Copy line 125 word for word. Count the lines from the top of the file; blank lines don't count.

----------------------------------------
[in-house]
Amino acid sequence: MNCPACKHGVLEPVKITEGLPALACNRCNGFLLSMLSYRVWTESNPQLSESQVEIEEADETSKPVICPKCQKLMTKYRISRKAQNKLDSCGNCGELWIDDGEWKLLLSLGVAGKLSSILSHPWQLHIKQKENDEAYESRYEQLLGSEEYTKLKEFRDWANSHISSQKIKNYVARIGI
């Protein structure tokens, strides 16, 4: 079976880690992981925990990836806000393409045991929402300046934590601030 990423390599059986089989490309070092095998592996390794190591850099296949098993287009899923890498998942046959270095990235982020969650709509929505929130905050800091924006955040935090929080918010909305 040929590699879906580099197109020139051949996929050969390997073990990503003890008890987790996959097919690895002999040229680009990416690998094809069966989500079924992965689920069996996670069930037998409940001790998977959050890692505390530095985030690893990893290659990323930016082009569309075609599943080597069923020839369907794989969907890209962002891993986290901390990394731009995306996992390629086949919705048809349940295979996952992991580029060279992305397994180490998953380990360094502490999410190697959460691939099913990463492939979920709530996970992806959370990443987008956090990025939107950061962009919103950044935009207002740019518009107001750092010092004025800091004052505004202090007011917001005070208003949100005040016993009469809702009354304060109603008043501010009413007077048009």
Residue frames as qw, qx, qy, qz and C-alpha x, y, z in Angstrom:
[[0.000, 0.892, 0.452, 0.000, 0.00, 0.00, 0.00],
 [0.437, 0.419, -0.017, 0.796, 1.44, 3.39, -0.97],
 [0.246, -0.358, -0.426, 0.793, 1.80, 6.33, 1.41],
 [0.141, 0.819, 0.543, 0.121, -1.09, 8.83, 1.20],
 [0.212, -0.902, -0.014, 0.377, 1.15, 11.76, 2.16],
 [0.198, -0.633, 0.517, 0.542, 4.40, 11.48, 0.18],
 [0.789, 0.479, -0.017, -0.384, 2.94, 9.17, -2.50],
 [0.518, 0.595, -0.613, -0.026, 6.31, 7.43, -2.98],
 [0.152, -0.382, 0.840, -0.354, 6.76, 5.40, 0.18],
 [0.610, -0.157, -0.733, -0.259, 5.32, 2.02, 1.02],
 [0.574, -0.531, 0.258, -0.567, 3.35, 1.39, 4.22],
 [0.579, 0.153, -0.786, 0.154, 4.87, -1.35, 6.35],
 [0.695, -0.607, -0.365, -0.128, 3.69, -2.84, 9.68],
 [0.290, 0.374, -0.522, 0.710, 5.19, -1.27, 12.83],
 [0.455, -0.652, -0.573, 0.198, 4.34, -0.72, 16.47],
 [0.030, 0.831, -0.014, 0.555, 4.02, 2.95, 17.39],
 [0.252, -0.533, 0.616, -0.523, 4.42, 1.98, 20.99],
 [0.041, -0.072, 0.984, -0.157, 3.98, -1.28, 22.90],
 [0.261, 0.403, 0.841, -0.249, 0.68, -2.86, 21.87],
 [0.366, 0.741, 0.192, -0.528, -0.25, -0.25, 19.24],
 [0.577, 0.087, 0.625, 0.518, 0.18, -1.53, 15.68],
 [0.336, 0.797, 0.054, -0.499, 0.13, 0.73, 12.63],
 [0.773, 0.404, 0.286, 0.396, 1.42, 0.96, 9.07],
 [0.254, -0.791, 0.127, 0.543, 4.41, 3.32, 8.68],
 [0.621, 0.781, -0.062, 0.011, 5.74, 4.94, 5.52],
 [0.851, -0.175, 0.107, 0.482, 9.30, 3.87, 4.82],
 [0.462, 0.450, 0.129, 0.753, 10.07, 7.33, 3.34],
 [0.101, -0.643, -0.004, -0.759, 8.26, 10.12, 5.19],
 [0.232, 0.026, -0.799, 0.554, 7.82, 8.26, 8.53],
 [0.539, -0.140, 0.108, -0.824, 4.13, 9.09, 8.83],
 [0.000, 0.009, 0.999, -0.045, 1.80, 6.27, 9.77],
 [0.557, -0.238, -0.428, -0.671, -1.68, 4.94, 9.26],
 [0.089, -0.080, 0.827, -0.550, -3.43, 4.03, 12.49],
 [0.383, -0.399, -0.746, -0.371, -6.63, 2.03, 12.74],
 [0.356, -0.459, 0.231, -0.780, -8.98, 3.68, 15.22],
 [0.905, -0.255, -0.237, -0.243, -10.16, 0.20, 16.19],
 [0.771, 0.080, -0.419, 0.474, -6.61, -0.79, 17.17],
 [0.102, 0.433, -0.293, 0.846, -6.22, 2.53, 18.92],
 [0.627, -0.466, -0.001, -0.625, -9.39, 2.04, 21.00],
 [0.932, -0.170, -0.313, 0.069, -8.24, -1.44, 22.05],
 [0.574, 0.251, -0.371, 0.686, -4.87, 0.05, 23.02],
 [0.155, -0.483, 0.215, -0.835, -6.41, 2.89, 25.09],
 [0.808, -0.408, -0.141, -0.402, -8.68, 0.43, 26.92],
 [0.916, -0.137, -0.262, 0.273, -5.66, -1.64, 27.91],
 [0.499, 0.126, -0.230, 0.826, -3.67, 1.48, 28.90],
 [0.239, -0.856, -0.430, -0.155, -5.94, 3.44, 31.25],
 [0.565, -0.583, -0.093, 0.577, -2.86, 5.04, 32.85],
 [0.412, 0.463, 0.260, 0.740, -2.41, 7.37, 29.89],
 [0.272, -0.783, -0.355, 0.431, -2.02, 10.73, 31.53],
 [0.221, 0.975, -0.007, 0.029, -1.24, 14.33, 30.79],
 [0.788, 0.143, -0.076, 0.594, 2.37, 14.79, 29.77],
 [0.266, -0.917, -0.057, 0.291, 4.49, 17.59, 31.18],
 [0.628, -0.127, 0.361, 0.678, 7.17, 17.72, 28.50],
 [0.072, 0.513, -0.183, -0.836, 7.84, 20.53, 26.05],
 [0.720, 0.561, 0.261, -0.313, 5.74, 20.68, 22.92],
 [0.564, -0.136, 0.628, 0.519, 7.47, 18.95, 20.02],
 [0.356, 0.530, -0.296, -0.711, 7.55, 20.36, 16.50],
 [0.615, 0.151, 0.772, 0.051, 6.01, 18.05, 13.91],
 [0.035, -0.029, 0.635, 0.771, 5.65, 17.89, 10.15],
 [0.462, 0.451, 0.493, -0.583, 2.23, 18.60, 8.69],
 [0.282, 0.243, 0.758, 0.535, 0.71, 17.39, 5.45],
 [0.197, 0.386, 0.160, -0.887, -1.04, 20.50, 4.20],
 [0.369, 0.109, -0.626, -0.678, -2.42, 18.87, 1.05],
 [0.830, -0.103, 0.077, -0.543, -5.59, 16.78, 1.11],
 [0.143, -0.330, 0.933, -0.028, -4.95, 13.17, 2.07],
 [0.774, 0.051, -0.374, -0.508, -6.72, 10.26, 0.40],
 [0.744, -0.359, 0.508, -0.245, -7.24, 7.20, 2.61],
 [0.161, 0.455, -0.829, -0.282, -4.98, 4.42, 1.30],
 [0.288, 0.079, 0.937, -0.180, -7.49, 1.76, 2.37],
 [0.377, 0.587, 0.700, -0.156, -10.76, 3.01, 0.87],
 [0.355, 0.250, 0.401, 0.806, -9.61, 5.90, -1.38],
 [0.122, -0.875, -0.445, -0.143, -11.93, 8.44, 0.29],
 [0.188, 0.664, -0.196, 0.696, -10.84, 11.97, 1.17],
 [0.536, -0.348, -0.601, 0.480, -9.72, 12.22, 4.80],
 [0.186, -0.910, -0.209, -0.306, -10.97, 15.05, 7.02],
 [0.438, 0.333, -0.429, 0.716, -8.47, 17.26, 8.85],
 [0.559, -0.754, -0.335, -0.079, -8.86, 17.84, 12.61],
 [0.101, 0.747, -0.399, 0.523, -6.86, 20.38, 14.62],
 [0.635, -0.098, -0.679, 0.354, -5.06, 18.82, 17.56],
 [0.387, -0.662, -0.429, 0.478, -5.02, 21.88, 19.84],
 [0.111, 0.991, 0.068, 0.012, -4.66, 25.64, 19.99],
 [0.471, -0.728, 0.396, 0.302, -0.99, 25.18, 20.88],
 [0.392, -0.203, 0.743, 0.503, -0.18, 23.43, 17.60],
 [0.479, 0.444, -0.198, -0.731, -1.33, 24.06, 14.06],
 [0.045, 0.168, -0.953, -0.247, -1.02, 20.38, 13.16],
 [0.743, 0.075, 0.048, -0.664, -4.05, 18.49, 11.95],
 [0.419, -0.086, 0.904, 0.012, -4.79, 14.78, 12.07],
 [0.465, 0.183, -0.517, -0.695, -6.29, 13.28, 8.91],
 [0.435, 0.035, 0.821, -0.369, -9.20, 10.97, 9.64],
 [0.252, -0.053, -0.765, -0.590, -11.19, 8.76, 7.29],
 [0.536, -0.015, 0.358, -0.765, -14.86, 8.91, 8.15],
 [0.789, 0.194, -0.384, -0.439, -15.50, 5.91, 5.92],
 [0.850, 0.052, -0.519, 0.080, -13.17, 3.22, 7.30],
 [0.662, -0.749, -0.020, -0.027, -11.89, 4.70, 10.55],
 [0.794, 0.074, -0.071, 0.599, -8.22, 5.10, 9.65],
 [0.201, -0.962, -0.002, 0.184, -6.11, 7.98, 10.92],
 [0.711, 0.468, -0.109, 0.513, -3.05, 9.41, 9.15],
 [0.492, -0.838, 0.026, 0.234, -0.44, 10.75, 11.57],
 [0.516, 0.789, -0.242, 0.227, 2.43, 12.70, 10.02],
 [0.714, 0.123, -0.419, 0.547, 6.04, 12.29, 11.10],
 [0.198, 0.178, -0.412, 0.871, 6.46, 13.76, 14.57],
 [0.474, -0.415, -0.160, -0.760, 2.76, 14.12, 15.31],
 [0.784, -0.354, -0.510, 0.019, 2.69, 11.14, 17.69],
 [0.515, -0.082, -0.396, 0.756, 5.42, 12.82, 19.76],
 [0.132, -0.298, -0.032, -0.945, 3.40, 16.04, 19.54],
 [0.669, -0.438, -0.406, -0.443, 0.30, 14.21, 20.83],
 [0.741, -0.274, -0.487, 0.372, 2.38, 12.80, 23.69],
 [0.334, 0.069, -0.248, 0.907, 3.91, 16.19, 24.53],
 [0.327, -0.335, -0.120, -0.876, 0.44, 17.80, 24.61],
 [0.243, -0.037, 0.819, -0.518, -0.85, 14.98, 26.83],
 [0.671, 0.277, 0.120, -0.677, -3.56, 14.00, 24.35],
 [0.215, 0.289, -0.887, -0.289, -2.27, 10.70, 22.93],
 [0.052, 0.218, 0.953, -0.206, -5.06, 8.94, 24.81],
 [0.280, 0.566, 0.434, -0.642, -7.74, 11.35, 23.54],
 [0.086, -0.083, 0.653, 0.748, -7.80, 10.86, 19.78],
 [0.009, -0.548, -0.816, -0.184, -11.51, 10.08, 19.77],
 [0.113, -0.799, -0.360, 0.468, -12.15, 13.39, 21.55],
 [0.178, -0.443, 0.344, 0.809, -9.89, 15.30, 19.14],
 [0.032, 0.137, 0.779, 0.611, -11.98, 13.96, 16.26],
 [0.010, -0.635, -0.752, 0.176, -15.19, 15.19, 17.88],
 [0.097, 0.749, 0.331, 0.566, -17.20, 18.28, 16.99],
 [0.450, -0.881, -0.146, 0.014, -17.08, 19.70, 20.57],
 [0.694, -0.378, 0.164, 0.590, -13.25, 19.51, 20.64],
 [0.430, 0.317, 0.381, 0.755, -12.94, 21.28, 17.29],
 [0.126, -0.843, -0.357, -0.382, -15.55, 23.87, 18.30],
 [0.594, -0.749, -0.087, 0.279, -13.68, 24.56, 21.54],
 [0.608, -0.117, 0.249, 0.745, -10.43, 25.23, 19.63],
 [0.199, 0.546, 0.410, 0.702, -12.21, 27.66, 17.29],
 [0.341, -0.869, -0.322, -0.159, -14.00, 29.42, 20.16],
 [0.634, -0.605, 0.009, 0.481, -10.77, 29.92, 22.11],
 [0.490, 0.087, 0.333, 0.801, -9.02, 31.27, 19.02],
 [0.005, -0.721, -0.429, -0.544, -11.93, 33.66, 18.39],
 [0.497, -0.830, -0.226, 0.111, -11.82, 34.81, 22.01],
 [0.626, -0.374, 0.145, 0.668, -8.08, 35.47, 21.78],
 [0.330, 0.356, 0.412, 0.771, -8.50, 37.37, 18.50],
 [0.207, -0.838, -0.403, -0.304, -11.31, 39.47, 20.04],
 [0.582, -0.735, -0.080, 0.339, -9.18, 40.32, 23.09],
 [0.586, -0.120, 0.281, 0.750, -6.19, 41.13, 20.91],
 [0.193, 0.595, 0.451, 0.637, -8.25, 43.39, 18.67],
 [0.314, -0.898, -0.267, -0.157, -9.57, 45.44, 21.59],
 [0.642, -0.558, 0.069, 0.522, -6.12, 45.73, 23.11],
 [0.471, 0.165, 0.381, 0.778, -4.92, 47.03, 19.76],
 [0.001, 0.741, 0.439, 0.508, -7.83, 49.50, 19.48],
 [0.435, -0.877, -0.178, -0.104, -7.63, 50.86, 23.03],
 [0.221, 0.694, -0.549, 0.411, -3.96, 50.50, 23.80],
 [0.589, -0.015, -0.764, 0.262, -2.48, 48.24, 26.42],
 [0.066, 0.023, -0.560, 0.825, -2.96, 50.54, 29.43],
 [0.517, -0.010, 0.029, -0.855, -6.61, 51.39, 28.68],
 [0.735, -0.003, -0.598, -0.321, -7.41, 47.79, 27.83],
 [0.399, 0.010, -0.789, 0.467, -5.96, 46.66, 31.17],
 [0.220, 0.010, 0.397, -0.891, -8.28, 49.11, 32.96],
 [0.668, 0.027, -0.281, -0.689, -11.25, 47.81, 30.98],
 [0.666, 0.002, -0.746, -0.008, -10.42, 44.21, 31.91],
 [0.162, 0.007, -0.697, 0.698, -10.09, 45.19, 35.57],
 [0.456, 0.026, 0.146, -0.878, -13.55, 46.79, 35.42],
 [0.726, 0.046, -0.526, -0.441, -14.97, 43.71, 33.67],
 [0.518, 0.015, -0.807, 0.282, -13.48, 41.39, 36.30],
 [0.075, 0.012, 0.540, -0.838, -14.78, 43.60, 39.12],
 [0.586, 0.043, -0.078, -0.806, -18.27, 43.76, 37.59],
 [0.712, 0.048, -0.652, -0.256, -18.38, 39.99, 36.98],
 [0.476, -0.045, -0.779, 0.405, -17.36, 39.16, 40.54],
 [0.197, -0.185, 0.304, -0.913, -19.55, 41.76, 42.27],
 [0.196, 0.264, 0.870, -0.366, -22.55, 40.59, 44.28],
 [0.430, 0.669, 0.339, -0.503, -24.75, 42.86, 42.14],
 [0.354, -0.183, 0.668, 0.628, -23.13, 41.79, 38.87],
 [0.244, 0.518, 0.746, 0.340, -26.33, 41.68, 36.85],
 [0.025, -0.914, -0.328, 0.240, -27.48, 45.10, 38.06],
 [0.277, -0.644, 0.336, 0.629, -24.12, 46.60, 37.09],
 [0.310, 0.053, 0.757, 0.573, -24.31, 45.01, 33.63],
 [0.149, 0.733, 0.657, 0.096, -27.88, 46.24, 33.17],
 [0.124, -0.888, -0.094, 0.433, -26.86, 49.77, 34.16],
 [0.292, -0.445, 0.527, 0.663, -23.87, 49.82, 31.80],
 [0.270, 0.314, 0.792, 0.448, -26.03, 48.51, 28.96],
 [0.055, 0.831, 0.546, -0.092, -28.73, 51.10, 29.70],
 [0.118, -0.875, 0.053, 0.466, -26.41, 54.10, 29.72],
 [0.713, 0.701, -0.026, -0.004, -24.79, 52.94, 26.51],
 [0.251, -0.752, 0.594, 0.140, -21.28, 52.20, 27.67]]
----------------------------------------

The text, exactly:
 [0.097, 0.749, 0.331, 0.566, -17.20, 18.28, 16.99],